DEAR JESSICA: I purchased a small lemon tree this summer and kept it indoors. Unfortunately, it dropped all its leaves so I cut it back. Is there any chance that it will come back? Or am I holding onto a dead plant?
— Susan Weine,
DEAR SUSAN: It’s not uncommon for lemon trees to drop some leaves over winter, but a severe leaf drop like the one you’ve described can usually be attributed to extremely cold temperature, overwatering, underwatering, a lack of light or a nutrient deficiency.
You can check for root rot, a result of overwatering, by gently slipping the tree out of its pot and examining its roots. If they are firm and light in color, they are healthy. Dark and/or mushy roots indicate rot. Most often, when this occurs, there is little that can be done to save the plant because rotted roots cannot adequately transport water and nutrients throughout the plant, nor can they usually recover. But if the rot isn’t extensive, you can try trimming it away and replanting in fresh potting mix. During winter, allow the soil to dry out between waterings; during summer, your plant’s active growing season, keep the soil moist but not soggy.
Because your plant is indoors, cold isn’t likely to blame, unless you keep it near a drafty window. Citrus plants also require a minimum of six hours of direct sunlight daily, so they should be kept in the brightest available spot in your home.
To maintain proper nutrition, fertilize every six to eight weeks with a product specifically formulated for citrus plants.
I can’t tell you whether your tree is already dead, but I can help you determine that for yourself. This scratch test can be applied to any tree or woody plant to ascertain whether it is alive: First, gently bend each branch. If it is brittle and snaps easily, then at least that branch is dead and should be removed. Branches that are somewhat flexible when gently bent show promise. Next, scratch into the bark on the tree’s trunk (not a branch) with a knife or your fingernail and take note of the tissue within. If it’s fresh and cream or green, the tree is alive. If it’s dry, brown and brittle, the tree is likely dead.
DEAR JESSICA: I need to prune my climbing hydrangea, which has gone ballistic. How far down should I prune?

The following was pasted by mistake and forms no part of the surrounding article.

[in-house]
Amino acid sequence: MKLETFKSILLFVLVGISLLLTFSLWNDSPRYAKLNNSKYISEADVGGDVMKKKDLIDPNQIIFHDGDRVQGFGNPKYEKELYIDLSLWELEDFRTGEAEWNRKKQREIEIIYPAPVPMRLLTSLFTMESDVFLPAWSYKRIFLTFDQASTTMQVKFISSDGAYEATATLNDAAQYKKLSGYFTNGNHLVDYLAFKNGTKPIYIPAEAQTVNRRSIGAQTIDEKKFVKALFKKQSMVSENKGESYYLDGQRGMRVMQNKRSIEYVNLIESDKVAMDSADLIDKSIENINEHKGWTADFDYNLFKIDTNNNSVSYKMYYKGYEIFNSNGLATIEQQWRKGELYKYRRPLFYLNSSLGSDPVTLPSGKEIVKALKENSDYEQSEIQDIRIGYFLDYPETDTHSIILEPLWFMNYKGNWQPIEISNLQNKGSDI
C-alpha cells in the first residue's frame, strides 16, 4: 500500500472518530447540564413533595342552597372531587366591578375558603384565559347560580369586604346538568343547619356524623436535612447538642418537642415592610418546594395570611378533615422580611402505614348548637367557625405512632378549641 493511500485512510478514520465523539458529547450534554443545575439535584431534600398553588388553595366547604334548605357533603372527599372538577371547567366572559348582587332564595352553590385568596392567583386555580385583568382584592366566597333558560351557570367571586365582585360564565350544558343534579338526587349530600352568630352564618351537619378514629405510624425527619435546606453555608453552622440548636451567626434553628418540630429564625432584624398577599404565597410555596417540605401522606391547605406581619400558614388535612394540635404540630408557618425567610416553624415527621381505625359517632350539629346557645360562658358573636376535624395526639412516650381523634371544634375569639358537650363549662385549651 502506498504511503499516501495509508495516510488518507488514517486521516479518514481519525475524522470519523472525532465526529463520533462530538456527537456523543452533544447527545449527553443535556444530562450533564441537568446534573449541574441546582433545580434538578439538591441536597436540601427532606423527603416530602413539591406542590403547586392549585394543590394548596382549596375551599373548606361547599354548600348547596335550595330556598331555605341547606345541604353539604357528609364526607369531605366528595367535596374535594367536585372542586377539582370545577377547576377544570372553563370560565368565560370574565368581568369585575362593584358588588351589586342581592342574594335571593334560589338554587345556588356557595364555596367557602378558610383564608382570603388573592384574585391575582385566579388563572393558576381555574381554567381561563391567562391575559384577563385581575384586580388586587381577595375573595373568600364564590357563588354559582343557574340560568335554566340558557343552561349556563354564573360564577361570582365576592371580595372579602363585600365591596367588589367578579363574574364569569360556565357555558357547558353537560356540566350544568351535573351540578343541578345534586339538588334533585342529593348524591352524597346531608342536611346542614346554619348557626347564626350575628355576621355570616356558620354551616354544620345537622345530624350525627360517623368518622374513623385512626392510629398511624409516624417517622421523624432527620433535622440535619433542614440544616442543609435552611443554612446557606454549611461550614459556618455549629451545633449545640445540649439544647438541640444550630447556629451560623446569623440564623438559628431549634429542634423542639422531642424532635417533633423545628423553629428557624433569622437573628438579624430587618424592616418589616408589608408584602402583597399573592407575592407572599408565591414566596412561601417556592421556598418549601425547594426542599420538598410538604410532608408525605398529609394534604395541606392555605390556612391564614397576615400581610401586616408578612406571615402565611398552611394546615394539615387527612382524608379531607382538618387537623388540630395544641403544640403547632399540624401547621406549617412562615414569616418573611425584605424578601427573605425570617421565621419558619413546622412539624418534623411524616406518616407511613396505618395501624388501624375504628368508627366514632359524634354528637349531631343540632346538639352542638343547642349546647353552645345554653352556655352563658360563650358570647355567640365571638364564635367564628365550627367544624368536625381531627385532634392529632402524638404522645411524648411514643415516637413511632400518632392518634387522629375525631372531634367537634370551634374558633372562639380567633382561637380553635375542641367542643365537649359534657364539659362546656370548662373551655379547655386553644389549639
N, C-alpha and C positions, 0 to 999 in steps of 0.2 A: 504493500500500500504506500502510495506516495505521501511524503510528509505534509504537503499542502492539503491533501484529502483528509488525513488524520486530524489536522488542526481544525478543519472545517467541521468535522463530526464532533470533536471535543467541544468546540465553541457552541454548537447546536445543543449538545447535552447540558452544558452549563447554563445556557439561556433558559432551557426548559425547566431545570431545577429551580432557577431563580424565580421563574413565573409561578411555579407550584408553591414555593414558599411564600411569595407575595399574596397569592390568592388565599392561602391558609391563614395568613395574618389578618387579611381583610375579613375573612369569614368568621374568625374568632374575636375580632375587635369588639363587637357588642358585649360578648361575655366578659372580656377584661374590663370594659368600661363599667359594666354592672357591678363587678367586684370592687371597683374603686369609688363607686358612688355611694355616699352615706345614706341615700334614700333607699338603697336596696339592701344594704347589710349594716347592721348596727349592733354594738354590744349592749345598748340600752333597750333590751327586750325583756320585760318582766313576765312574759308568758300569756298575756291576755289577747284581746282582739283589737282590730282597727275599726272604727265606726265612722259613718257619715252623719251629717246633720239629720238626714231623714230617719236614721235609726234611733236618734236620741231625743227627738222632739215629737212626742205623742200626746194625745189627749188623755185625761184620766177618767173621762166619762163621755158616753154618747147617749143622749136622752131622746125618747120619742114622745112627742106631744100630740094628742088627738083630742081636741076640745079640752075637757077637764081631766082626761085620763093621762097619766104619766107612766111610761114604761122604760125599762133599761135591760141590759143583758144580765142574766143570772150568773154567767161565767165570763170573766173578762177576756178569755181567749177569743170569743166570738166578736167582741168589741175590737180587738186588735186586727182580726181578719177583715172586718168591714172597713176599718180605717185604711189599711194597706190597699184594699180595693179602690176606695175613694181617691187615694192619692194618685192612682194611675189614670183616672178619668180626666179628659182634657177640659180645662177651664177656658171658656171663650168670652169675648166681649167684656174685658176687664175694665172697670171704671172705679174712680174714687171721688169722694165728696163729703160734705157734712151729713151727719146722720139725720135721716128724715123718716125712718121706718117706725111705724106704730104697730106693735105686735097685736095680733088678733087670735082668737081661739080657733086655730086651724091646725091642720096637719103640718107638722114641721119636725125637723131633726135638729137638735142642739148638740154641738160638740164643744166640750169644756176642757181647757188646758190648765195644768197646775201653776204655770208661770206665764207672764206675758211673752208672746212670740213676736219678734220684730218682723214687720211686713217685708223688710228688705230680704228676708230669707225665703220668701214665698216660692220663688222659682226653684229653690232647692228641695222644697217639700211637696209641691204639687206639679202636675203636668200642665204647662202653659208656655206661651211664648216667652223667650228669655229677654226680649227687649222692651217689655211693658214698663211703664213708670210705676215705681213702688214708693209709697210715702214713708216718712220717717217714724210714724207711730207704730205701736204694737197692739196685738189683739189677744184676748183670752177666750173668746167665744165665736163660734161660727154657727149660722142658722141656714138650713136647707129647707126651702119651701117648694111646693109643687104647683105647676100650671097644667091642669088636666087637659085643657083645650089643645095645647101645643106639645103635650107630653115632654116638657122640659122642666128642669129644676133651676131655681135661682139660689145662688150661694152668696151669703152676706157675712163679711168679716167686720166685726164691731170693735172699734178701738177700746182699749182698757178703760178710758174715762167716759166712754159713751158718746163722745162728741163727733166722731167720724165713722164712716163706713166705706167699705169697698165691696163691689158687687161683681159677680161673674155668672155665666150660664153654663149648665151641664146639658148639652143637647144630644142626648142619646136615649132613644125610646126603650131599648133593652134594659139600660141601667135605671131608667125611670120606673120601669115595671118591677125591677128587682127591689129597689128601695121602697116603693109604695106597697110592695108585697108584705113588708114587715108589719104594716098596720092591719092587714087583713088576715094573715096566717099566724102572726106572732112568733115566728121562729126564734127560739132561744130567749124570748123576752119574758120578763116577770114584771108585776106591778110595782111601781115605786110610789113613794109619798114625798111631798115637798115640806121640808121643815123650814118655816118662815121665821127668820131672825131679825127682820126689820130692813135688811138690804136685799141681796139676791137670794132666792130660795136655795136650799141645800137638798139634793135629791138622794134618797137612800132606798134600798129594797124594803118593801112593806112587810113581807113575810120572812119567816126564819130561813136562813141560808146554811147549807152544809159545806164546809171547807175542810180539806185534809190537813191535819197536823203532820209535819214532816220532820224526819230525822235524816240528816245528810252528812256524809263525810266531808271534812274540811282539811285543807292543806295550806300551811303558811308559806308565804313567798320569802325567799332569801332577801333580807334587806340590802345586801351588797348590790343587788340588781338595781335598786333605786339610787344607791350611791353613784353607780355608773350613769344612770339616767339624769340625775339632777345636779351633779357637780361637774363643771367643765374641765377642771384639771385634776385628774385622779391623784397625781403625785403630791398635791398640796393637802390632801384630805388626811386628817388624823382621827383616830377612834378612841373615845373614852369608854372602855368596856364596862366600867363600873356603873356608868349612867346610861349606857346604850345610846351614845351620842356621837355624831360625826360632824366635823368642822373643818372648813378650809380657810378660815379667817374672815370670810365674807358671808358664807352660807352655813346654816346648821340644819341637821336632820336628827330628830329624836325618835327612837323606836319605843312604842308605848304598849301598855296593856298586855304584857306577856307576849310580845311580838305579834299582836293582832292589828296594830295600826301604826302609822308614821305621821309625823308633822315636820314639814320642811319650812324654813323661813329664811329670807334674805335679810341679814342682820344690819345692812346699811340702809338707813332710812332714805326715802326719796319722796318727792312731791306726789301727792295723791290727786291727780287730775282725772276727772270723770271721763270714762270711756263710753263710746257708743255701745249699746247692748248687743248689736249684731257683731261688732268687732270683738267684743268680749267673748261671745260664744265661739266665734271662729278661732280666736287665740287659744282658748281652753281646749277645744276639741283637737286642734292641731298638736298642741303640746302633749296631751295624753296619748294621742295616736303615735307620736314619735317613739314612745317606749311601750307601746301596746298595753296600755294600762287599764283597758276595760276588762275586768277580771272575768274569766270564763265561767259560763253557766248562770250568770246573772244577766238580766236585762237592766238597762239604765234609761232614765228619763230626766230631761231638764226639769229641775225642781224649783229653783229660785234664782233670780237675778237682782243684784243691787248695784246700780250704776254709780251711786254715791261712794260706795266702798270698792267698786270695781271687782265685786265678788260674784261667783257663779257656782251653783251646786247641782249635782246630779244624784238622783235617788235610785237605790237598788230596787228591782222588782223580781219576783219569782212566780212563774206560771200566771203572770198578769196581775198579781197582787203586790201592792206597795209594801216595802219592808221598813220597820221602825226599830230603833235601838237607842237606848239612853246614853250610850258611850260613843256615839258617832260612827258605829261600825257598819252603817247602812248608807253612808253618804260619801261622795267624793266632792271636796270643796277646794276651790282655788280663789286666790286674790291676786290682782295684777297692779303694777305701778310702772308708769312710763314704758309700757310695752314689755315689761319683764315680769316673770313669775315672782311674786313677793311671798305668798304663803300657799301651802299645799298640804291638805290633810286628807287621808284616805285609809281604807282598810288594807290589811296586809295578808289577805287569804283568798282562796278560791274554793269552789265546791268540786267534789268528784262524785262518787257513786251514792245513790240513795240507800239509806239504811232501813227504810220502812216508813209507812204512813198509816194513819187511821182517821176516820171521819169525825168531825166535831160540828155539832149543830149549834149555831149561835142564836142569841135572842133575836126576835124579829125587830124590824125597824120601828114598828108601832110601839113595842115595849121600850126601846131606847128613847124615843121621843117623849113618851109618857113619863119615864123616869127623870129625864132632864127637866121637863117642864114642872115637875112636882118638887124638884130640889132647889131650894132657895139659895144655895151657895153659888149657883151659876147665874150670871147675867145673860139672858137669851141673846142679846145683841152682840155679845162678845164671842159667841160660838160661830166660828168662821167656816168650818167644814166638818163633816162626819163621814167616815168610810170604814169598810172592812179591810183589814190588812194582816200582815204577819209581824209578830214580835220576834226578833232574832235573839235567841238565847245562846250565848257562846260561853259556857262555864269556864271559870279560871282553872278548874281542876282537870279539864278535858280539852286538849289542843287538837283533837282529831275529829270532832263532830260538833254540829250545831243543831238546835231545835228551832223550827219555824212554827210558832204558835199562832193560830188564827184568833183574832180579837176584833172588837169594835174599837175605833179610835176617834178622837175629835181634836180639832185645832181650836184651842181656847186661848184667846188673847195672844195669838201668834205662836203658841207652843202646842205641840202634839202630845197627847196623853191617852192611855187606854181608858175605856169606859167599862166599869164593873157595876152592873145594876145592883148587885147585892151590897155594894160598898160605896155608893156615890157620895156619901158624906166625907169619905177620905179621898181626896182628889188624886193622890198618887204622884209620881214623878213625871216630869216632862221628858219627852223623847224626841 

— Joyce B.,
DEAR JOYCE: Left unpruned, climbing hydrangeas can reach heights of more than 50 feet, so they certainly can become “ballistic,” as you’ve noted. Unruly vines can be trimmed in late summer, as long as you do not remove more than one-third of the plant.
However, if the woody vine has become damaged at the top, or the overall plant has become leggy, a rejuvenative, hard pruning may be in order, and should be done in late winter or very early spring, just before the plant comes out of dormancy. To do so, cut most of the plant back, leaving just three to five 3-foot-tall stalks.
DEAR JESSICA: My mother, who is 90 years old, has a Dieffenbachia plant that I believe was originally my grandmother’s. I am now caring for it. Since this photo was taken, the plant has become so tall so rapidly that it is leaning over and touching the floor. New shoots keep growing from the base. I can’t bring myself to get rid of it, but it has become out of hand. My daughter will take the pot with the new shoots, but what am I to do with the plant? I would hate to toss it. Are there places or people that take plants?
— Elaine Zetlin,
DEAR ELAINE: Unfortunately, I am not aware of any group or organization that adopts houseplants. You might try posting to your community Facebook page to spread word to any neighbors who might be interested in taking your Dieffenbachia. I have a feeling you might get lucky there.
Regardless, giving your daughter the shoots sounds like a lovely way to keep this heirloom in the family.
As far as the mother plant goes, if you are unable to find any takers and are forced to discard it, the best way to do so would be to compost it or recycle it with your yard waste.